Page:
FIG. 2 shows that the cross-sectional areas of the open ends 17, 18 of the two passages 5, 6 in the valving element 1 are not only similar but actually identical to each other, not only as concerns their size but also as concerns their shape. In fact, these open ends are mirror symmetrical to each other with reference to a plane including the common axis of the shaft 15 and the cylindrical portion of the valving element 1. Since the housing 7 has only two outlets 3 and 4, the open ends 17, 18 of the respective passages 5, 6 extend along arcs of approximately 180 degrees, as considered in the circumferential direction of the valving element 1. The web or partition 25 between the open ends 17, 18 is preferably very thin so that the effective cross-sectional areas of the open ends 17, 18 vary very little while the valving element 1 is indexed to move the passage 5 into register with the outlet 3 or 4. The housing 7 has a partition or web 30 (see FIG. 3) which is similar to the partition 25. The partition 30 extends at right angles to the plane of FIG. 1. The partitions 25 and 30 are subjected to pronounced stresses when the valving element 1 is indexed, namely, they are impinged upon by solid particles which flow through the passage 5 and into the outlet 3 or 4. Such impingement is rather abrupt if the valving element 1 is indexed at a relatively high speed. Therefore, the partitions 25 and 30 are preferably made of or coated with a highly wear-resistant material to guarantee long useful life of the valve and to eliminate the need for frequent inspection or maintenance. The partitions 25 and 30 are subjected to pronounced stresses on the additional ground that the pressure differential between the liquids in the passages 5 and 6 is preferably high.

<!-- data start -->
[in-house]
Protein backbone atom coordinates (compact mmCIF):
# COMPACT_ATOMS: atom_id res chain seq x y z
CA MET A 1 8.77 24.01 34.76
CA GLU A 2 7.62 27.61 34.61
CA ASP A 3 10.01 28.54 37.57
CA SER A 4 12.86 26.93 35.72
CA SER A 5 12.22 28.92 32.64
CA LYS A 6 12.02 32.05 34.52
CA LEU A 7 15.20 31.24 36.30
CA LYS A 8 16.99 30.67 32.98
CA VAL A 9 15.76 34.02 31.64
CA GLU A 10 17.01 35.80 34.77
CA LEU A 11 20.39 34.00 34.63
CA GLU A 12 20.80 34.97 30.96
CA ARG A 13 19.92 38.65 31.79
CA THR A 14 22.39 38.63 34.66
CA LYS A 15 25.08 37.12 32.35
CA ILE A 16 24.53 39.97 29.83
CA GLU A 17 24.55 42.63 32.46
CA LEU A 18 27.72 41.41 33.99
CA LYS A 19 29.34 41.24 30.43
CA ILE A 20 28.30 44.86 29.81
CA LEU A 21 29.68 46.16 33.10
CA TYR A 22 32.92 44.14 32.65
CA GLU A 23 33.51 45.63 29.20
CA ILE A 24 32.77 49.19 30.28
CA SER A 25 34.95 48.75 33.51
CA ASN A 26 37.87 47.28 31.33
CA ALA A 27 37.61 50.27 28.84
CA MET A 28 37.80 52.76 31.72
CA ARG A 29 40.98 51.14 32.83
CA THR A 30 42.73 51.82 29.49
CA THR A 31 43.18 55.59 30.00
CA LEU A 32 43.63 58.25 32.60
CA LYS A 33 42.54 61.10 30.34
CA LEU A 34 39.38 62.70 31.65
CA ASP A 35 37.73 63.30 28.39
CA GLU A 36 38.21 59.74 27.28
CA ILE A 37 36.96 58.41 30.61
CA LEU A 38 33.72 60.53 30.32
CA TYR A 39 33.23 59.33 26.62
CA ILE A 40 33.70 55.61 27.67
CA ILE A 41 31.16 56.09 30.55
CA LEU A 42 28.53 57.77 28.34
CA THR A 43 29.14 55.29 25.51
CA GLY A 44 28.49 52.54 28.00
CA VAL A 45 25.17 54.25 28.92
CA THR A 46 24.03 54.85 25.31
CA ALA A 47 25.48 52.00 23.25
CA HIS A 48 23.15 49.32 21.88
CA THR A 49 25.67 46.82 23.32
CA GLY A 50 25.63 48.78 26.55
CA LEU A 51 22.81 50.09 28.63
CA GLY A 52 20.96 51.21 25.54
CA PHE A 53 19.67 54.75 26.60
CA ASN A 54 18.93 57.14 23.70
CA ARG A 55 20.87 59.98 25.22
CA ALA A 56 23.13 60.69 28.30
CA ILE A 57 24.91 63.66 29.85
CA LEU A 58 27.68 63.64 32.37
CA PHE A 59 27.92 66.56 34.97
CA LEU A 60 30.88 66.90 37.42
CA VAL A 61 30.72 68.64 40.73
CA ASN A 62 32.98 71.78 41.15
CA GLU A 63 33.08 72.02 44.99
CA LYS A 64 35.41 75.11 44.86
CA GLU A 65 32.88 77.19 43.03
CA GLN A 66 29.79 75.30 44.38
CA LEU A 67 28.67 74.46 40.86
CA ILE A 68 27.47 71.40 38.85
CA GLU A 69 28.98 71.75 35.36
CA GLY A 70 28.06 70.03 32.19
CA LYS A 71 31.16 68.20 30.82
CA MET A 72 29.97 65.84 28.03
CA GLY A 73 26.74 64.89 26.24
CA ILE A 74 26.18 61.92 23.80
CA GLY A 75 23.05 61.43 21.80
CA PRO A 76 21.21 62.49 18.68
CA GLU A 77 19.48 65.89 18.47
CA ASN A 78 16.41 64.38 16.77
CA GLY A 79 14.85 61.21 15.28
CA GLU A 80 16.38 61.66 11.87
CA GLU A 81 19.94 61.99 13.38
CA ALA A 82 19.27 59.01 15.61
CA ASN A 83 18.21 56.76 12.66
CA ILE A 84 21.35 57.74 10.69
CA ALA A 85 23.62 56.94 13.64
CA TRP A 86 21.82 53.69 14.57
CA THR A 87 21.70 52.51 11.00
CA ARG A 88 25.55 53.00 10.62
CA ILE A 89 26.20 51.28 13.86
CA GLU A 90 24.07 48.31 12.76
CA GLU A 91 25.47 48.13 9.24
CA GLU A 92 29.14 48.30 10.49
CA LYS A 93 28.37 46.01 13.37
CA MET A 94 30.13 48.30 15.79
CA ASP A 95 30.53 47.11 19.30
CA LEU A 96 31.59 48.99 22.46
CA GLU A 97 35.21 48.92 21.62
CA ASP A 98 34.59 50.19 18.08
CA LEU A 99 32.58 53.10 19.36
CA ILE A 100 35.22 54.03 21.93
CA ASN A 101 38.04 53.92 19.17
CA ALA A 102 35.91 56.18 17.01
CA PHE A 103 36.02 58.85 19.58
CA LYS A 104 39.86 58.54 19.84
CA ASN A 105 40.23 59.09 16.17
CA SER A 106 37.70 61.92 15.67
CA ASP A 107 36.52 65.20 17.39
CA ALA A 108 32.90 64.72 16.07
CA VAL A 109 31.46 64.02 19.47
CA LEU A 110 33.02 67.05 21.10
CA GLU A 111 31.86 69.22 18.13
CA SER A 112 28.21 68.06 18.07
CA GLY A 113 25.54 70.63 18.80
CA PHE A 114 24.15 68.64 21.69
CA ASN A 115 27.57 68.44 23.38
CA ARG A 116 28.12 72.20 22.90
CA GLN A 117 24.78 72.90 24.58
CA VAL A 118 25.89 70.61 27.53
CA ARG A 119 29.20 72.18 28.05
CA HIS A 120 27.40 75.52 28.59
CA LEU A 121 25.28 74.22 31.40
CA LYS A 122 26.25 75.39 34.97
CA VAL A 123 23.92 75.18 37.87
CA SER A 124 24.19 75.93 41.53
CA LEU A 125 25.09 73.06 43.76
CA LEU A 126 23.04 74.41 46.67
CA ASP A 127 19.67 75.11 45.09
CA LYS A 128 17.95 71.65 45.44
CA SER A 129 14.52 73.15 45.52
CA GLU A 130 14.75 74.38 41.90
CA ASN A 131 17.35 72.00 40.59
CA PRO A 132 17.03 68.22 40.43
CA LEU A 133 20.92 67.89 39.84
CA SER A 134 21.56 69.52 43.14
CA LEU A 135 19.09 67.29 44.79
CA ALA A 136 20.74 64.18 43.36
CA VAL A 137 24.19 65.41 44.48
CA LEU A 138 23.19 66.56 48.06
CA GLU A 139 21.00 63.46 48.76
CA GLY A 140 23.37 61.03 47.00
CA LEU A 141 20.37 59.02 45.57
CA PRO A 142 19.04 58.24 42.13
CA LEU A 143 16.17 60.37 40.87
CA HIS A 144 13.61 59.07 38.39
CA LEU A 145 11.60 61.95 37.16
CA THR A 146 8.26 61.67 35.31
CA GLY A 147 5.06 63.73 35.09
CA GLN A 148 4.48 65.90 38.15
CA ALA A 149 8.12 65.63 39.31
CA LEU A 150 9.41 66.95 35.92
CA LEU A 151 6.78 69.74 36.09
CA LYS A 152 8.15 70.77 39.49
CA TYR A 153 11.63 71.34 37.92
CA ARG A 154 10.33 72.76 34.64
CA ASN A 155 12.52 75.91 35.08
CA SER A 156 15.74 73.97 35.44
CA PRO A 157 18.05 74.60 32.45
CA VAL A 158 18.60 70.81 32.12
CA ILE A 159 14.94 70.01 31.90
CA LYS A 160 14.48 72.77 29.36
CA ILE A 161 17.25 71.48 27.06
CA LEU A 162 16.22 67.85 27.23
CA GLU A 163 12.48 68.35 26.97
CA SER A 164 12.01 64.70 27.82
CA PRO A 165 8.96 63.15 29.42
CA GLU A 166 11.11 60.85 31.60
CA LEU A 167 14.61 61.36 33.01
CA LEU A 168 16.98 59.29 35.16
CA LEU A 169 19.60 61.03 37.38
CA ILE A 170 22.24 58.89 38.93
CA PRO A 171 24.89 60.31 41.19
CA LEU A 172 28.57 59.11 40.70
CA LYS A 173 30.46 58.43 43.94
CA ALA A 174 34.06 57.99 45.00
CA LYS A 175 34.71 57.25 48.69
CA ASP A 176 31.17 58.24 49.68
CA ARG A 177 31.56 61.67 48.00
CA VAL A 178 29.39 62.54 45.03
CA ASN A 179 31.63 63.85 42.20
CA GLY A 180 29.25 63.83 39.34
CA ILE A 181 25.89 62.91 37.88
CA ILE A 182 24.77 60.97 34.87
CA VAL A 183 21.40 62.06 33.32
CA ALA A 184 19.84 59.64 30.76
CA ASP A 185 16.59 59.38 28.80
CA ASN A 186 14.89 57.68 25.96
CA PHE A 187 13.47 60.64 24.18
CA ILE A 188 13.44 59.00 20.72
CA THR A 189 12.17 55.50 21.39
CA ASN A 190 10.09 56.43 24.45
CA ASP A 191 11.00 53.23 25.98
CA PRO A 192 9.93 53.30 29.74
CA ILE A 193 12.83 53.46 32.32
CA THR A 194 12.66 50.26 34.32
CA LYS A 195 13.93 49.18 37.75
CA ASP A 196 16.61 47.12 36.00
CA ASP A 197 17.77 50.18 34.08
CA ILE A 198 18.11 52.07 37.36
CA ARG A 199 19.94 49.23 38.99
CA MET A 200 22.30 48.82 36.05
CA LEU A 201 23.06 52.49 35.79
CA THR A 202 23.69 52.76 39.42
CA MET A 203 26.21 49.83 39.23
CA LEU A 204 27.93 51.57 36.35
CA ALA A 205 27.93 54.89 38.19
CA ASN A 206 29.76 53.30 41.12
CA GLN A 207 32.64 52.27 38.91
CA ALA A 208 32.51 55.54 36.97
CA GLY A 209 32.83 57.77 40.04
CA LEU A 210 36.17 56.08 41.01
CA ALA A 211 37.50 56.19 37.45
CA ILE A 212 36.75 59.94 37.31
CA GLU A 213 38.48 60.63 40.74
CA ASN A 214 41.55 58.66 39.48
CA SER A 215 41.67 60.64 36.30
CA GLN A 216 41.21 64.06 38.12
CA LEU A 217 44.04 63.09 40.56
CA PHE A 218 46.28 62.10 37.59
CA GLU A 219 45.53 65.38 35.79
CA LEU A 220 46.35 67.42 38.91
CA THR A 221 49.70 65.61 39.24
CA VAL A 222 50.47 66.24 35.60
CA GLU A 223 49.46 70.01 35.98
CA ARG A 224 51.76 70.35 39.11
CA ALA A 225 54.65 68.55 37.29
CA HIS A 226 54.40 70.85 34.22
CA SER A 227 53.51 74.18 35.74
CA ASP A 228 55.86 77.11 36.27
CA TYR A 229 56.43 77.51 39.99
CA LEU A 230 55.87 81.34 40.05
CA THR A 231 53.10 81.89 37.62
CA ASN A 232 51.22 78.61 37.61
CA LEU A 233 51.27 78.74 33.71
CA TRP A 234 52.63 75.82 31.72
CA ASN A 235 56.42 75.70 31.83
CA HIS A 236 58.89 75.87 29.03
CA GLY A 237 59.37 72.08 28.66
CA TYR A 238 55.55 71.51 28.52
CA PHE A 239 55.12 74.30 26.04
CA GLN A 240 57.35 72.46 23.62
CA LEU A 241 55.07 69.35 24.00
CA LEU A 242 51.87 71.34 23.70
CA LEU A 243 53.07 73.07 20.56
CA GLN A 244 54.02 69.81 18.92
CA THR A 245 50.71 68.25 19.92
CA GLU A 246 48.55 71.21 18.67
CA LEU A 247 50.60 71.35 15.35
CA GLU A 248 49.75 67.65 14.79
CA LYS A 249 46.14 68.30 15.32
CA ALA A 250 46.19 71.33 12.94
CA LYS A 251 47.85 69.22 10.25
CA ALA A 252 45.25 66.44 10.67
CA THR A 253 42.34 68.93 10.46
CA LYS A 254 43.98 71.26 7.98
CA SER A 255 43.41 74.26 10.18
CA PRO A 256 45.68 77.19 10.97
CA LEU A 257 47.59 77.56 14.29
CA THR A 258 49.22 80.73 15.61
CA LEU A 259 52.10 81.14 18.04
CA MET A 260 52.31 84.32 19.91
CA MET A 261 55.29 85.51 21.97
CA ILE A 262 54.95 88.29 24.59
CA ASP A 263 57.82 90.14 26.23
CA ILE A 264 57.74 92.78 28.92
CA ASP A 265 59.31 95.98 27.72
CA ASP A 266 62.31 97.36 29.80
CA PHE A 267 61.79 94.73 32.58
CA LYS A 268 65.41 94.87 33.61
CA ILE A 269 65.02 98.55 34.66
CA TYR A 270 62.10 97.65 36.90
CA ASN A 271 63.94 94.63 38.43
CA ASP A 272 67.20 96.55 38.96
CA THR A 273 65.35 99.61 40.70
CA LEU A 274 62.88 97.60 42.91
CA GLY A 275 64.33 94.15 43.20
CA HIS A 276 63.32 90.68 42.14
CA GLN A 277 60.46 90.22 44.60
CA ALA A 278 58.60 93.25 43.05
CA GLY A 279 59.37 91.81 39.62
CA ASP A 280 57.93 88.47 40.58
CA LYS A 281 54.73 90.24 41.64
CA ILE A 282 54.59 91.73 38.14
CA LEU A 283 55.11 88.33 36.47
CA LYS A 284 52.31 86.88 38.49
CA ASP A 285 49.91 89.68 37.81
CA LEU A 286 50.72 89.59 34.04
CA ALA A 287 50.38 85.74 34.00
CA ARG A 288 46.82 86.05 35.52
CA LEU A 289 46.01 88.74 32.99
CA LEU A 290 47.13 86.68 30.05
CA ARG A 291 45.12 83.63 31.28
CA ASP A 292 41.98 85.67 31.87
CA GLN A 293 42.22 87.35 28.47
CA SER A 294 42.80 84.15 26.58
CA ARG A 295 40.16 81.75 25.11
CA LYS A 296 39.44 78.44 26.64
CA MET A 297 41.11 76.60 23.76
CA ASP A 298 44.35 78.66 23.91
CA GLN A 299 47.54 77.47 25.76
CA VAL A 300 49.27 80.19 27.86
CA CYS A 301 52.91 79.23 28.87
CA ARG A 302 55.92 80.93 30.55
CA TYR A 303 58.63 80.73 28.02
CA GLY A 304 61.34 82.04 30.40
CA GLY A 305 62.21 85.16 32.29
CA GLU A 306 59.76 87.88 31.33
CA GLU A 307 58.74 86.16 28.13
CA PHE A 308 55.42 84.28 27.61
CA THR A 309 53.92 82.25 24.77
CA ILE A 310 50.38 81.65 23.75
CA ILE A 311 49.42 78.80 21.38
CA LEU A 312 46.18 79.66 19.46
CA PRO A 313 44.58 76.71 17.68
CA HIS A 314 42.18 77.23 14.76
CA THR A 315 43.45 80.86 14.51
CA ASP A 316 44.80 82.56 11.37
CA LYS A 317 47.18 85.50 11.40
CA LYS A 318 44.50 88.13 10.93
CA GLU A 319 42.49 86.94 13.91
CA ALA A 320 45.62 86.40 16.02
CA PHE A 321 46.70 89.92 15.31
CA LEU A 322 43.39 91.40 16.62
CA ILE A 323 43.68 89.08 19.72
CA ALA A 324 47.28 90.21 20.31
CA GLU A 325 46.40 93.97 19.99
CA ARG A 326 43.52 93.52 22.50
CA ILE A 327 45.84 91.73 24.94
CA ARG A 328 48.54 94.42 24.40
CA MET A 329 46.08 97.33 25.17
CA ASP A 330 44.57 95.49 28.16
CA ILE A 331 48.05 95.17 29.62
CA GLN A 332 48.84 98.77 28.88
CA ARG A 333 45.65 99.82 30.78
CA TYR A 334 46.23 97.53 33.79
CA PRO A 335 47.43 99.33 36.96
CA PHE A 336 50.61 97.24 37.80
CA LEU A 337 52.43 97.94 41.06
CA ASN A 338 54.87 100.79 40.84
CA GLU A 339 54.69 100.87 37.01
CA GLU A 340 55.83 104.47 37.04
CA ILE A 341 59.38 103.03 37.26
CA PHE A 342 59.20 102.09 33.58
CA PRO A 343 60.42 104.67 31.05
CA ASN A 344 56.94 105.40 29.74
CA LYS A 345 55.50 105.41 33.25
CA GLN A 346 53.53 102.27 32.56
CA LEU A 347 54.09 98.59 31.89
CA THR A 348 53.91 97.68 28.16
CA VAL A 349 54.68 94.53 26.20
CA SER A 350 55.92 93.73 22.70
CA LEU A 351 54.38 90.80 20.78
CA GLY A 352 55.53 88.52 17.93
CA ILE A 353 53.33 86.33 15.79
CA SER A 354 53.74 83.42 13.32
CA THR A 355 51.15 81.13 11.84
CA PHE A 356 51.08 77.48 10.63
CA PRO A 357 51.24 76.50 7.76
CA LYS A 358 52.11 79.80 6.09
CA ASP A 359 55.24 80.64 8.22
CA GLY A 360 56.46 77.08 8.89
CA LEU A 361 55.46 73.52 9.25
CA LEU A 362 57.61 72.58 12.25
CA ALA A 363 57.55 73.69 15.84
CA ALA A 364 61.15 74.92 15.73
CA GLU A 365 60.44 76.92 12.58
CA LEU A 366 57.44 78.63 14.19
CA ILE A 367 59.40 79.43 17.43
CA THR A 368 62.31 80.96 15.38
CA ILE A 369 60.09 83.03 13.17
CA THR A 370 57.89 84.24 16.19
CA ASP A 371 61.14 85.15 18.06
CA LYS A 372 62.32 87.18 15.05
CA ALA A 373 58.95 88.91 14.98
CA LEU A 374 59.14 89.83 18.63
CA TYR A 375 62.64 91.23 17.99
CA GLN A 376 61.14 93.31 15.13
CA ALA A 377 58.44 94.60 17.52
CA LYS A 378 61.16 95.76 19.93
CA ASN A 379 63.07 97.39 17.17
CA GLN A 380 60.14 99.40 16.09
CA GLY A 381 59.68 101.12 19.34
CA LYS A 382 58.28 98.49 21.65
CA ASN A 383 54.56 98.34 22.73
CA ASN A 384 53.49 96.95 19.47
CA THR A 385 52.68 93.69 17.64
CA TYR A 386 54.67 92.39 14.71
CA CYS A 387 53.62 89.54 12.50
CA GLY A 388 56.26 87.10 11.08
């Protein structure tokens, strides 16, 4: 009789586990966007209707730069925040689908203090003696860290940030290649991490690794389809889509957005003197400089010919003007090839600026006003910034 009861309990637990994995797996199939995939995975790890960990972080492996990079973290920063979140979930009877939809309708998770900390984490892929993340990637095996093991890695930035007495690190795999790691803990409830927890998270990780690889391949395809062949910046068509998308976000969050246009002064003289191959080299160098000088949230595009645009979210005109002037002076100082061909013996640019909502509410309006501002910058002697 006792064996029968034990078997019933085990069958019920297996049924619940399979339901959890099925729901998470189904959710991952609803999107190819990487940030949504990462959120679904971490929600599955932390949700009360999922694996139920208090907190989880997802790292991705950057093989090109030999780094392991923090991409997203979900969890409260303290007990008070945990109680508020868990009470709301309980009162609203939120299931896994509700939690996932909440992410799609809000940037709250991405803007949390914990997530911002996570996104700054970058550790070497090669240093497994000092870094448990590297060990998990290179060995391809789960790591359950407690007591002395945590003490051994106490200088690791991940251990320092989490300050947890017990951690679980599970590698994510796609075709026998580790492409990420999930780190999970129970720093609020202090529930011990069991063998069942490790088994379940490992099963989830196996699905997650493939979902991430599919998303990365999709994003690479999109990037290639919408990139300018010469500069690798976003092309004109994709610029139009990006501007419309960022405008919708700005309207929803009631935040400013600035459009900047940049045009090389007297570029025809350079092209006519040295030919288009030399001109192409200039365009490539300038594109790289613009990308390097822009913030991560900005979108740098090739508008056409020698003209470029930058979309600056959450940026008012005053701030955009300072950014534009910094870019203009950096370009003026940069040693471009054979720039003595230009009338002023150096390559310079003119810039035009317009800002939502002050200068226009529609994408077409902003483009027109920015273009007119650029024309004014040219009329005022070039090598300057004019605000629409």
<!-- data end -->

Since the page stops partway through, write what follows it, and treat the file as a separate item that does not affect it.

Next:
If the valve which embodies the invention has three or more outlets, the open ends of the passages in that end face of the valving element which is adjacent to the outlets extend along arcs of 120, 90, etc. degrees.
Without further analysis, the foregoing will so fully reveal the gist of the present invention that others can, by applying current knowledge, readily adapt it for various applications without omitting features that, from the standpoint of prior art, fairly constitute essential characteristics of the generic and specific aspects of my contribution to the art and, therefore, such adaptations should and are intended to be comprehended within the meaning and range of equivalence of the claims.
|Cited Patent||Filing date||Publication date||Applicant||Title|
|US2315058 *||Apr 12, 1940||Mar 30, 1943||Standard Oil Dev Co||Plug cock for handling powdered materials|